Counter strategies against rising ransomware as a service
Researchers at Group-IB estimate that almost two-thirds of ransomware attacks in 2020 came from cybercriminals operating on a ransomware-as-a-service (RaaS) model.
An appknox blogpost attributes the growth of RaaS to the exponential growth of the international cloud structure and dark web organizations like REvil and DarkSide offering franchise RaaS capabilities to attackers.
RaaS makes the barrier of entry for someone to conduct a ransomware attack very easy and low cost.
Although McLeary is quick to claim that a lot of the global authorities have clamped down on RaaS sites, particularly the marketplaces on the dark web.
“To get around these, cyber attackers are pivoting to a new method that we're seeing coming out more as a trend which is, is called initial access brokers. This is, in effect, a cyber group who gains access to the organization and then sells that access to another cyber attack group, to simply walk in the open door, and launch their ransomware,” said McLeary.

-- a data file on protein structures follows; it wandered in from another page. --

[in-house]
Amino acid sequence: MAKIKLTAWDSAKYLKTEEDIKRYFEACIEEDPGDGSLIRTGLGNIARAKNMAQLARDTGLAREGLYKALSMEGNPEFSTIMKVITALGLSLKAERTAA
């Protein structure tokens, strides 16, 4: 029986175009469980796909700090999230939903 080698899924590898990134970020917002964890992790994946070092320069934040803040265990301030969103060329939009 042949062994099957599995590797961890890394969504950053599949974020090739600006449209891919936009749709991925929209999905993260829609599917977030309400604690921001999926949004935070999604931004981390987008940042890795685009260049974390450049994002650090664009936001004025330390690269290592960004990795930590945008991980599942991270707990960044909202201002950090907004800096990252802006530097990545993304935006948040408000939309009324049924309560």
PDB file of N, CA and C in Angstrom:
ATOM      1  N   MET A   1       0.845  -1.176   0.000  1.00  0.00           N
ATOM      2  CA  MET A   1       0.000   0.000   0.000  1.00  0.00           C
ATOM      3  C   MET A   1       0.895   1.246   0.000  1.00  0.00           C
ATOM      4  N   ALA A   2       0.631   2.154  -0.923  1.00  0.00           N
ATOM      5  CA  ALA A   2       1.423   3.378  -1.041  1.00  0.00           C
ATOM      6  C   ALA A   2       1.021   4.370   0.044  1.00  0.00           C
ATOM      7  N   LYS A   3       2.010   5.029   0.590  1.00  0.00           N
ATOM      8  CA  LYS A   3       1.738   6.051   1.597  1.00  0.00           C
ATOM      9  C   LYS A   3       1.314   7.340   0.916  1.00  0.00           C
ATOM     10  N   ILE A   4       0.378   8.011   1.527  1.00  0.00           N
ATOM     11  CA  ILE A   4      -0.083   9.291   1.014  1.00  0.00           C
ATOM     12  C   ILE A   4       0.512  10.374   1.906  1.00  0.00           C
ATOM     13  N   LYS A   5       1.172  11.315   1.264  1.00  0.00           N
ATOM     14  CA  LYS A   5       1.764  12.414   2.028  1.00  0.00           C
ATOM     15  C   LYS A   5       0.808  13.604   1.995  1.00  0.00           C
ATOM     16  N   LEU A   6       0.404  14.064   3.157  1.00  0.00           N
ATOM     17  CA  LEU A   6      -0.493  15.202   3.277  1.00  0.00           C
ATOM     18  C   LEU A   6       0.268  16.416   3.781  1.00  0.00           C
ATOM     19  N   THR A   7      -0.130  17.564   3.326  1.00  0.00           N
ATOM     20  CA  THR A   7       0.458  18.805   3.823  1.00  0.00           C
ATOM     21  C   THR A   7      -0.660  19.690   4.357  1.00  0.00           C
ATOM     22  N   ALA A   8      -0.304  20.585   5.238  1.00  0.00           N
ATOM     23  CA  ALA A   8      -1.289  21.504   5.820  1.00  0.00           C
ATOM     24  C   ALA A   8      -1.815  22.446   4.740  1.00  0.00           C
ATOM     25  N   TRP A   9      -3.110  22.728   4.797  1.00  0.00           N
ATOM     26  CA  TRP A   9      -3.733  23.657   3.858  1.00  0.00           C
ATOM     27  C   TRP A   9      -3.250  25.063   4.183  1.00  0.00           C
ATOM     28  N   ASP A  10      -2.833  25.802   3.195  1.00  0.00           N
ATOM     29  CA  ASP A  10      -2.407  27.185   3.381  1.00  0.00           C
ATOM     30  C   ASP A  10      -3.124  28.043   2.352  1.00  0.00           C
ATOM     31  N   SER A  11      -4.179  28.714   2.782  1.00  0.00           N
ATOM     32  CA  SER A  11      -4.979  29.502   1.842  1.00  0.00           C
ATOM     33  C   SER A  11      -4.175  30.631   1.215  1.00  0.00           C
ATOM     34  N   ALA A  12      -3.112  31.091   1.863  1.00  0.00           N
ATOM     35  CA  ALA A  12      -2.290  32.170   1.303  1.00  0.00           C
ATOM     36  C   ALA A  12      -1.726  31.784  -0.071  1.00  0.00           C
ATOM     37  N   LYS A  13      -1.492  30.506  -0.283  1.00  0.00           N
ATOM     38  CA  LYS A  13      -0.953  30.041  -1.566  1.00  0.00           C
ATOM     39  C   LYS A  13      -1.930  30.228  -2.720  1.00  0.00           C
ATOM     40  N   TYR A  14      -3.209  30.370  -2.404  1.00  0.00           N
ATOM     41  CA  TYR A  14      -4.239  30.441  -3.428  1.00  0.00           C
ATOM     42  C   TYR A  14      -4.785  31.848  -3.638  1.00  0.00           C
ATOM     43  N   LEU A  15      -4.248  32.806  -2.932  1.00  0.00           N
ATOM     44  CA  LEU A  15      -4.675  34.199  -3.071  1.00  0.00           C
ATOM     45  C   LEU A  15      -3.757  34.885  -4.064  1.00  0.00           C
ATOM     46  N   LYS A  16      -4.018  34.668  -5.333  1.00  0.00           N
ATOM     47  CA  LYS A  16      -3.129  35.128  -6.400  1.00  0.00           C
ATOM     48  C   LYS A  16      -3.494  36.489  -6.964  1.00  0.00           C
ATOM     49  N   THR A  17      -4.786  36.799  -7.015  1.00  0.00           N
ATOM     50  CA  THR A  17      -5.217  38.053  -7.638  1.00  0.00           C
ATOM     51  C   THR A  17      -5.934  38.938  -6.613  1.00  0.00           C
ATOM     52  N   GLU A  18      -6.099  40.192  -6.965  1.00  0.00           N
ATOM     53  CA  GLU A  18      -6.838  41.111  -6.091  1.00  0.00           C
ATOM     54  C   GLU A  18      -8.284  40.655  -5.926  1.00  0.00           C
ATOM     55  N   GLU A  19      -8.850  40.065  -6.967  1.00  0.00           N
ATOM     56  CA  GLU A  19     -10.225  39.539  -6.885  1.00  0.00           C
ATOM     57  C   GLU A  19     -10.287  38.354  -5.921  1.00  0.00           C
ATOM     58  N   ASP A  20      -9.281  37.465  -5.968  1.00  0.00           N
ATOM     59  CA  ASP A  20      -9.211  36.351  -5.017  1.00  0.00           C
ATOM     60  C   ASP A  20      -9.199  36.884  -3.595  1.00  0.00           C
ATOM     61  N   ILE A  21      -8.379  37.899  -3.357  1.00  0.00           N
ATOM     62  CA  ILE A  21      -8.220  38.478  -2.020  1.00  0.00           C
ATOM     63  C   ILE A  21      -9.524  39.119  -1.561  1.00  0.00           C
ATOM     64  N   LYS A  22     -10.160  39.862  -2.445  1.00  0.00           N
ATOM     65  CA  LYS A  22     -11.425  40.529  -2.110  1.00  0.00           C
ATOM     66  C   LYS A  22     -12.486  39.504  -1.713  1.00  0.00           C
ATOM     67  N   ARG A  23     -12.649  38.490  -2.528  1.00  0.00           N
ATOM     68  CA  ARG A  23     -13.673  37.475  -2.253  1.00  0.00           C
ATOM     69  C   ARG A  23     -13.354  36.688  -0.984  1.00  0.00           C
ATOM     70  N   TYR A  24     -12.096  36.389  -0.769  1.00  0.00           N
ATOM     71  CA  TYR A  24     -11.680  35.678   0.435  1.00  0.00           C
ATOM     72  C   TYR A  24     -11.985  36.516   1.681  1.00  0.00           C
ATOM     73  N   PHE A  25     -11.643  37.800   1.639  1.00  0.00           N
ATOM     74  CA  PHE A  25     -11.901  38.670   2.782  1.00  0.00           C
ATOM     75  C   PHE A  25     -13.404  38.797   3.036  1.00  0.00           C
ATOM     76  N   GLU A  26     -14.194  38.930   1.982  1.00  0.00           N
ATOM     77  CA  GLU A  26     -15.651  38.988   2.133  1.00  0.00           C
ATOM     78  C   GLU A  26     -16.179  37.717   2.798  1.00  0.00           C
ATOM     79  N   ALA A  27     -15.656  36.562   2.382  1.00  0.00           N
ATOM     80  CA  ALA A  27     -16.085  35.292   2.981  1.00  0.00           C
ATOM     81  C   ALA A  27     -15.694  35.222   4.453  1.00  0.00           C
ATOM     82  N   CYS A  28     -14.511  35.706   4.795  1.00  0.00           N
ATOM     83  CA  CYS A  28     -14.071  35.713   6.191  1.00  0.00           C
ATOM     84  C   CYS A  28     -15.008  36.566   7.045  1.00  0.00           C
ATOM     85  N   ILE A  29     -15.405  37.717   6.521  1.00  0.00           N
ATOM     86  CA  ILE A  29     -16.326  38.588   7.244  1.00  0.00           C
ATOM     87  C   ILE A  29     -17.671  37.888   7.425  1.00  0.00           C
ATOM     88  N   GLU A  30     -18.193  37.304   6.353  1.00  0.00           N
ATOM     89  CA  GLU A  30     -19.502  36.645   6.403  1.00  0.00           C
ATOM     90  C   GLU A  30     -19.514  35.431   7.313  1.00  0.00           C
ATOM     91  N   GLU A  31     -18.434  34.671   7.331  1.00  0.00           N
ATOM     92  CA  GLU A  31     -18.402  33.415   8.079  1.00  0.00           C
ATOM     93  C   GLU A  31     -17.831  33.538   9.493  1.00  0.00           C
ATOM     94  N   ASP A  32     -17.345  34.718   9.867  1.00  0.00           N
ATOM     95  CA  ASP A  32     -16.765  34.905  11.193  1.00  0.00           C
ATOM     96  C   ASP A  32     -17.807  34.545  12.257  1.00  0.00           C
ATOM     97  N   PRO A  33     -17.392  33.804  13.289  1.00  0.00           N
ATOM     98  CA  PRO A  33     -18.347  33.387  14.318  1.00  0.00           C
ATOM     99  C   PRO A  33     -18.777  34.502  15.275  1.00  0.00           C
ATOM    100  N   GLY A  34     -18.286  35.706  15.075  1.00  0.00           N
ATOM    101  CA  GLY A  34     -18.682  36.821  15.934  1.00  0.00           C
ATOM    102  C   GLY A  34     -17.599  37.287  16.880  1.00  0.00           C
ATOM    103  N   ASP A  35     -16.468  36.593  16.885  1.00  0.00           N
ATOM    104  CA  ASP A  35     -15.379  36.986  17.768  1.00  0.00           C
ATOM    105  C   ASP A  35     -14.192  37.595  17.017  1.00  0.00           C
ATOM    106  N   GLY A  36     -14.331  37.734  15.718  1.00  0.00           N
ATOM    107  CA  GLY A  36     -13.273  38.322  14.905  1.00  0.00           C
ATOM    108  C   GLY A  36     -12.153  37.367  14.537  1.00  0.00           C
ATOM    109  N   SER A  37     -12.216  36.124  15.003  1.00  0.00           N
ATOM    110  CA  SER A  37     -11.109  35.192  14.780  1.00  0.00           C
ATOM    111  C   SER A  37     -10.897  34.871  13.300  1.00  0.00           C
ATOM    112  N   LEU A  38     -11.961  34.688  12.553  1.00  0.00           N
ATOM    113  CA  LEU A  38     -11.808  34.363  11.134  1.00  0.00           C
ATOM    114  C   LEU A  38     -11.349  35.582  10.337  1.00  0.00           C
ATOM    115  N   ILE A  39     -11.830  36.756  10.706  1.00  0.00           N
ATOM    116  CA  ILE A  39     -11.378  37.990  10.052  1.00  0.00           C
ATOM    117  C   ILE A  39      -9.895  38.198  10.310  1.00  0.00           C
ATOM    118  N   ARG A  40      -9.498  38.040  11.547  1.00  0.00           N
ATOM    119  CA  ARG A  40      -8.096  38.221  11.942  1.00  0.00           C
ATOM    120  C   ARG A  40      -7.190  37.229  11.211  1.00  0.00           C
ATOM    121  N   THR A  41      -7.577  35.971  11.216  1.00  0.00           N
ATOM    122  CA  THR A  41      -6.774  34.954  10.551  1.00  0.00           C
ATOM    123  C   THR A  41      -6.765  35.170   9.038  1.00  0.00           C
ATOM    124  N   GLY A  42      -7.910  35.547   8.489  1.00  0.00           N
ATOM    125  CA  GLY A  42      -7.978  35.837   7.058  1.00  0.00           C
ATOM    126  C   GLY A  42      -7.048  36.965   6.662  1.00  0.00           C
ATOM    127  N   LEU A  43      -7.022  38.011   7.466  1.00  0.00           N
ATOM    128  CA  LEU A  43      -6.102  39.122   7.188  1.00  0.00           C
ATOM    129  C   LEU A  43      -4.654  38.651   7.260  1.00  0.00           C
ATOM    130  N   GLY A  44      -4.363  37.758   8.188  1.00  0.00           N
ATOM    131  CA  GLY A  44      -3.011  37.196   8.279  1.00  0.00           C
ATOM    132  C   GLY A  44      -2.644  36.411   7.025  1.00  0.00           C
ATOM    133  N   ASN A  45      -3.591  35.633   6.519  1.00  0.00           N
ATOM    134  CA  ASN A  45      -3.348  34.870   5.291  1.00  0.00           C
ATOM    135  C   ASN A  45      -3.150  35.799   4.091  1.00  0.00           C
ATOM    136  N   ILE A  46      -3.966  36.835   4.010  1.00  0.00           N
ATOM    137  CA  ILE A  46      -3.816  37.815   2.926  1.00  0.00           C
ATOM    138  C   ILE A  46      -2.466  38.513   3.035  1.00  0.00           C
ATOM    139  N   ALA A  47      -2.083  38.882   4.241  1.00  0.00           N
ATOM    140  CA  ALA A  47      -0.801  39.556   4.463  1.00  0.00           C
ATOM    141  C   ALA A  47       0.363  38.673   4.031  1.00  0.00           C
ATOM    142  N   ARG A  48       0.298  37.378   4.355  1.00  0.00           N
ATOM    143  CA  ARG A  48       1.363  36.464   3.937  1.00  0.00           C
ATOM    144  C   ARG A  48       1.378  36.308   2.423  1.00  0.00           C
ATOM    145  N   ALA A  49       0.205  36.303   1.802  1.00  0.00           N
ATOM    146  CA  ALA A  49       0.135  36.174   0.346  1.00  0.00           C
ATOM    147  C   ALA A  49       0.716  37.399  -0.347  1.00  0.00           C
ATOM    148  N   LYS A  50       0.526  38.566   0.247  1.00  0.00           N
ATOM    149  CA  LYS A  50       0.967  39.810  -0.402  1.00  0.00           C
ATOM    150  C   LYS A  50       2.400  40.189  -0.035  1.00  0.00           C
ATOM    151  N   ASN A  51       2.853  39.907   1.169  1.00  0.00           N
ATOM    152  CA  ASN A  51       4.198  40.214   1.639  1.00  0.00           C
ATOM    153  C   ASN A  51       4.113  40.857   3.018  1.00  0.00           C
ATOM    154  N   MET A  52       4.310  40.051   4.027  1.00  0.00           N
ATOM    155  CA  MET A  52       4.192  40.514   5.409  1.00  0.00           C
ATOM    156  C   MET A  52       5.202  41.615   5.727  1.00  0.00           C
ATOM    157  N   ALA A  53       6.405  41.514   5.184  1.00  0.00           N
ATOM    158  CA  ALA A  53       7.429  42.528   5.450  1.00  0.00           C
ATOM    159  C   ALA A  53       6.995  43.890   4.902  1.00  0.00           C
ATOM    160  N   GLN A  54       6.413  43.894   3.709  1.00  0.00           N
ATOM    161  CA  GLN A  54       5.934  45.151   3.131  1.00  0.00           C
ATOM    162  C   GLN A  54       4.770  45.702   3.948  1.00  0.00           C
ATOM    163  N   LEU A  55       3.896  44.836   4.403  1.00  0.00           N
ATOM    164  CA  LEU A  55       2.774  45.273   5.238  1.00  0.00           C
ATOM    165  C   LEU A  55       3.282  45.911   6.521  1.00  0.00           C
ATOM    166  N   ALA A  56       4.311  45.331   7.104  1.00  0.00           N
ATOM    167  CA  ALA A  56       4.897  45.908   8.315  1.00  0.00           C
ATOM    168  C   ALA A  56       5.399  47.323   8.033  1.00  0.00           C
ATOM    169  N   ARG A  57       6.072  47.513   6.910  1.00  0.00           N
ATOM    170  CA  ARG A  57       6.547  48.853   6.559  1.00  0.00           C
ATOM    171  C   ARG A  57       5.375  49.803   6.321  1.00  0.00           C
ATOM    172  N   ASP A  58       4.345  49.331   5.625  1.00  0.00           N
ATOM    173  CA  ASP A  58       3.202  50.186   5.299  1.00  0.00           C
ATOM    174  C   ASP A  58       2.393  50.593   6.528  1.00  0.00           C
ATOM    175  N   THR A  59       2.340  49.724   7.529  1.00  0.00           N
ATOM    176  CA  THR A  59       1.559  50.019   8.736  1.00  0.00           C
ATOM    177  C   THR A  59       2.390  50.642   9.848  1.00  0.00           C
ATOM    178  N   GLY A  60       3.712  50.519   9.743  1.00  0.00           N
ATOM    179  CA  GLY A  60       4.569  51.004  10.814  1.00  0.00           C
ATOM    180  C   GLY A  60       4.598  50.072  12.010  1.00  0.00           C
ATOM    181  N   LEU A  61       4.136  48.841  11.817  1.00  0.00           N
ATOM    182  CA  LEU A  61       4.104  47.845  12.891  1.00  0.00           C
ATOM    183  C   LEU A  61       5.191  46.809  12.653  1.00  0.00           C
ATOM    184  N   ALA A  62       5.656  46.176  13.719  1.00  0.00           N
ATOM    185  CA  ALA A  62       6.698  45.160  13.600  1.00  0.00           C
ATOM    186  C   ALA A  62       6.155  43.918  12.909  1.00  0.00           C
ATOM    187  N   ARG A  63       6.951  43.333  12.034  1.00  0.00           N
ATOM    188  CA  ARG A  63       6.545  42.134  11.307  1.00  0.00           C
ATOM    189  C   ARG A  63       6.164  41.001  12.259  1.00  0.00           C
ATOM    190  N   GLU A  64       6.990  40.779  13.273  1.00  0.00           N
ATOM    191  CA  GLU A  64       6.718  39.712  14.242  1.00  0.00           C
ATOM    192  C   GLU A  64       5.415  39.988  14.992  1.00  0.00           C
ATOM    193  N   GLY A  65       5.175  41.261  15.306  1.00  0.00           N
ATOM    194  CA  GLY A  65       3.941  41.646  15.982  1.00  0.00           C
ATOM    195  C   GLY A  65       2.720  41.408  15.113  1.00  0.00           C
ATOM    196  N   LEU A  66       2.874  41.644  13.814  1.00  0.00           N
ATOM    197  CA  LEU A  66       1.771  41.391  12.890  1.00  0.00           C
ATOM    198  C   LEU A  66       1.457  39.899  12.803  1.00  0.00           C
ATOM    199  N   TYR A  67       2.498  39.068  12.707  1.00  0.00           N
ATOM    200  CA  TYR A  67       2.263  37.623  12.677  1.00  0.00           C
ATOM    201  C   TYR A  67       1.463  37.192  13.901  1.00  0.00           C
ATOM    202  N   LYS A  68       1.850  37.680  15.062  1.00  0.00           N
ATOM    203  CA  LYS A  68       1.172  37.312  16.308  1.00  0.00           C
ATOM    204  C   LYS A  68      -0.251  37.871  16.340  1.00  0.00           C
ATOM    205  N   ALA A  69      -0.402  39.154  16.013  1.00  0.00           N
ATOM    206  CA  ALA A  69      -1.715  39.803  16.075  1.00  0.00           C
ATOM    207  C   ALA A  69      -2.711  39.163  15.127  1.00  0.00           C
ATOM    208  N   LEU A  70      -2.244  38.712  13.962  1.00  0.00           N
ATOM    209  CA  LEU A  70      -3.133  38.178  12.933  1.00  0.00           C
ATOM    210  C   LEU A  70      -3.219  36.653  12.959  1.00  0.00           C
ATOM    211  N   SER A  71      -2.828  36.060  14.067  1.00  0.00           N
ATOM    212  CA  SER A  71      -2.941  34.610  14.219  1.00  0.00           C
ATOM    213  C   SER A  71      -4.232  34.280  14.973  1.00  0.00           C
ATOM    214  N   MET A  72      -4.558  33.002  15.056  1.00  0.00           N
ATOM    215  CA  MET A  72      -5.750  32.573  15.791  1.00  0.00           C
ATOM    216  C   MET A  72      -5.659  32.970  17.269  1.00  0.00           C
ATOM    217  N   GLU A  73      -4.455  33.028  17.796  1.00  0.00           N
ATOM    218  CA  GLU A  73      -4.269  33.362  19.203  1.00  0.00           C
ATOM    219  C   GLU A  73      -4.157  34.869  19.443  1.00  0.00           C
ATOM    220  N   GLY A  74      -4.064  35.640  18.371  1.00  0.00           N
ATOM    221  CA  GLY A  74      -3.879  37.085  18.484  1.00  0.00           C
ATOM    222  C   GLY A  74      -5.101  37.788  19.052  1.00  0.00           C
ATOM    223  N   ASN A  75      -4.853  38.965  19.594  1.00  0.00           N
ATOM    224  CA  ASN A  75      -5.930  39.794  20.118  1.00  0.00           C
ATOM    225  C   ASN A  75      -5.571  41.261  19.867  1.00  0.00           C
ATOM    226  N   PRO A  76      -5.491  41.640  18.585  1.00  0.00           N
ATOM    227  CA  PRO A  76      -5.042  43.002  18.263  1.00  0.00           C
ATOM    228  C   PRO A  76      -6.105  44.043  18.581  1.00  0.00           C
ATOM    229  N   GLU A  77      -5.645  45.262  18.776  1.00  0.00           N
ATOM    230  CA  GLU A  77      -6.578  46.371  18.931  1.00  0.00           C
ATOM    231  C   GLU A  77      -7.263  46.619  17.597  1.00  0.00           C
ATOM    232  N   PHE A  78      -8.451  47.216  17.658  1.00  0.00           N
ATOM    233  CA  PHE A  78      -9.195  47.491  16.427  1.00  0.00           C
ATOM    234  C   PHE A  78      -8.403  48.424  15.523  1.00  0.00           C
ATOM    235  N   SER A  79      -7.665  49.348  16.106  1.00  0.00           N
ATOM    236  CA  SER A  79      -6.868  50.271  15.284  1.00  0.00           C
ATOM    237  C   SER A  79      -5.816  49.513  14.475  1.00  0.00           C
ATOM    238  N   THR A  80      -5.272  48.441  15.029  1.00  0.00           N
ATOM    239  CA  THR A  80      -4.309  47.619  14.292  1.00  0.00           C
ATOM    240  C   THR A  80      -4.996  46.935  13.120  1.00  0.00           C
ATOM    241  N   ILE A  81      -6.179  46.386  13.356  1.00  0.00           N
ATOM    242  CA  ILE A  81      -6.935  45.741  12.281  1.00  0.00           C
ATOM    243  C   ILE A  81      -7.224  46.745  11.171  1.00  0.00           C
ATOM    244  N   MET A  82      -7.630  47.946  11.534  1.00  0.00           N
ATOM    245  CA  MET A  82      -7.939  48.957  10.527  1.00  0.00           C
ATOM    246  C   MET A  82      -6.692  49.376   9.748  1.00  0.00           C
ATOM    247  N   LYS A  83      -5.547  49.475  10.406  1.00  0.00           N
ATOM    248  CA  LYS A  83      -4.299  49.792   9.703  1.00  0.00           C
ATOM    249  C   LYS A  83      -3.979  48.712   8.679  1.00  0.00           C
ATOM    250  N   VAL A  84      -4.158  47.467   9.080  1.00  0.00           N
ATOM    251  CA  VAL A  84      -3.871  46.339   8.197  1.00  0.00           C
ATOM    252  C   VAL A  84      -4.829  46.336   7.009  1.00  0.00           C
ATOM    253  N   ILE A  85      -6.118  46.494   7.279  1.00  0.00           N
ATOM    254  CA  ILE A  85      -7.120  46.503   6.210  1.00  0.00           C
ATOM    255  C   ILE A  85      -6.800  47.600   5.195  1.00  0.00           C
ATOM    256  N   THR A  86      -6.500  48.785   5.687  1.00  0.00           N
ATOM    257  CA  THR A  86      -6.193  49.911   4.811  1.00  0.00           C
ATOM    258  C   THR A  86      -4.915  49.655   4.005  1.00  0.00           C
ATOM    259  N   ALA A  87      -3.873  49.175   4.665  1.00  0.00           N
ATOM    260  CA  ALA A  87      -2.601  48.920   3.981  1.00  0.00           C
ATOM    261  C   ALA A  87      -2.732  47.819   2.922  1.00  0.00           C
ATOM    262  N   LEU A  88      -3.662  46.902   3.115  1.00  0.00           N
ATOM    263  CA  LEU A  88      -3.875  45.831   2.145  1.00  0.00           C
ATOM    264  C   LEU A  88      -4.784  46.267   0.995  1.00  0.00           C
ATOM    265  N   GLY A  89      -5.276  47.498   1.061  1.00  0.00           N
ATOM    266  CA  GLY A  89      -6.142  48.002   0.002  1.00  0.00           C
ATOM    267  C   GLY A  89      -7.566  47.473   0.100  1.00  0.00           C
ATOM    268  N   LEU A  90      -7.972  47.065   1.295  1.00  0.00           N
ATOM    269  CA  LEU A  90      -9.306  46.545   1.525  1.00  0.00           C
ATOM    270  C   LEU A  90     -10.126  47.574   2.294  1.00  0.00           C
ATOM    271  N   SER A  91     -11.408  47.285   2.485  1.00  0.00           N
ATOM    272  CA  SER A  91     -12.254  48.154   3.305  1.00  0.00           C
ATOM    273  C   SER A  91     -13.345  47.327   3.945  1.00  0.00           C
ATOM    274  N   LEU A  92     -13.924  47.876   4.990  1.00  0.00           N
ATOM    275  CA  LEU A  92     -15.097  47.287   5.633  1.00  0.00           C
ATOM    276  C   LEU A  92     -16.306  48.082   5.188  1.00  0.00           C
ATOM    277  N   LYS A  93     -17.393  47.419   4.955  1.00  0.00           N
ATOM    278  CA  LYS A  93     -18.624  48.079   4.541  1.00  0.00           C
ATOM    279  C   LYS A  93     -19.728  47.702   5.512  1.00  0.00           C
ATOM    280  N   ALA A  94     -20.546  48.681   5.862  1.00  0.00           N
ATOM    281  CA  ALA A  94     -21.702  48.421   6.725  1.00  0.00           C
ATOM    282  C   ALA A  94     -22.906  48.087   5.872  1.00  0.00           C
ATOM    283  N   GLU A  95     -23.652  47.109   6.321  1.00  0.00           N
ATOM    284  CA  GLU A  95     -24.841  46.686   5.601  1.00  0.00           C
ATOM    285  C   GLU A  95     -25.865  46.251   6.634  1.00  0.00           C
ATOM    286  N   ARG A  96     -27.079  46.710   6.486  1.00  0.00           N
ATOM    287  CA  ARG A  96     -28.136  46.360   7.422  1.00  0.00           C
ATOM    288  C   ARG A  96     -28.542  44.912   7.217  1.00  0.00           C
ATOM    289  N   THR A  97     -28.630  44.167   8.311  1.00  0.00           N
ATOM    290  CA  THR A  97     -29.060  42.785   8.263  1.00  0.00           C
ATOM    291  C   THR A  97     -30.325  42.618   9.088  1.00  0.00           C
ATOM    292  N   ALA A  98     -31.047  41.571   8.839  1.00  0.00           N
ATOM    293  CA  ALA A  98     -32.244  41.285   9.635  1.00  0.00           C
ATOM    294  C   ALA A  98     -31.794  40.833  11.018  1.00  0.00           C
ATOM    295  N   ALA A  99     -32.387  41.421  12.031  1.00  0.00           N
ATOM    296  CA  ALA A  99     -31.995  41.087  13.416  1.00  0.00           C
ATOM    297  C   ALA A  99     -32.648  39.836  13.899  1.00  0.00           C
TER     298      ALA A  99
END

He suggested that the CFO considers working with their security leaders to actively monitor around the dark web, to see if their company or even the CFO’s credentials, themselves, have been exposed, and they're being sold on the dark web.
As regards securing staff that work from home, he suggested that CFOs challenge some of the security investment strategies that maybe were put together pre-pandemic and make sure that they know reflect some of that new normal.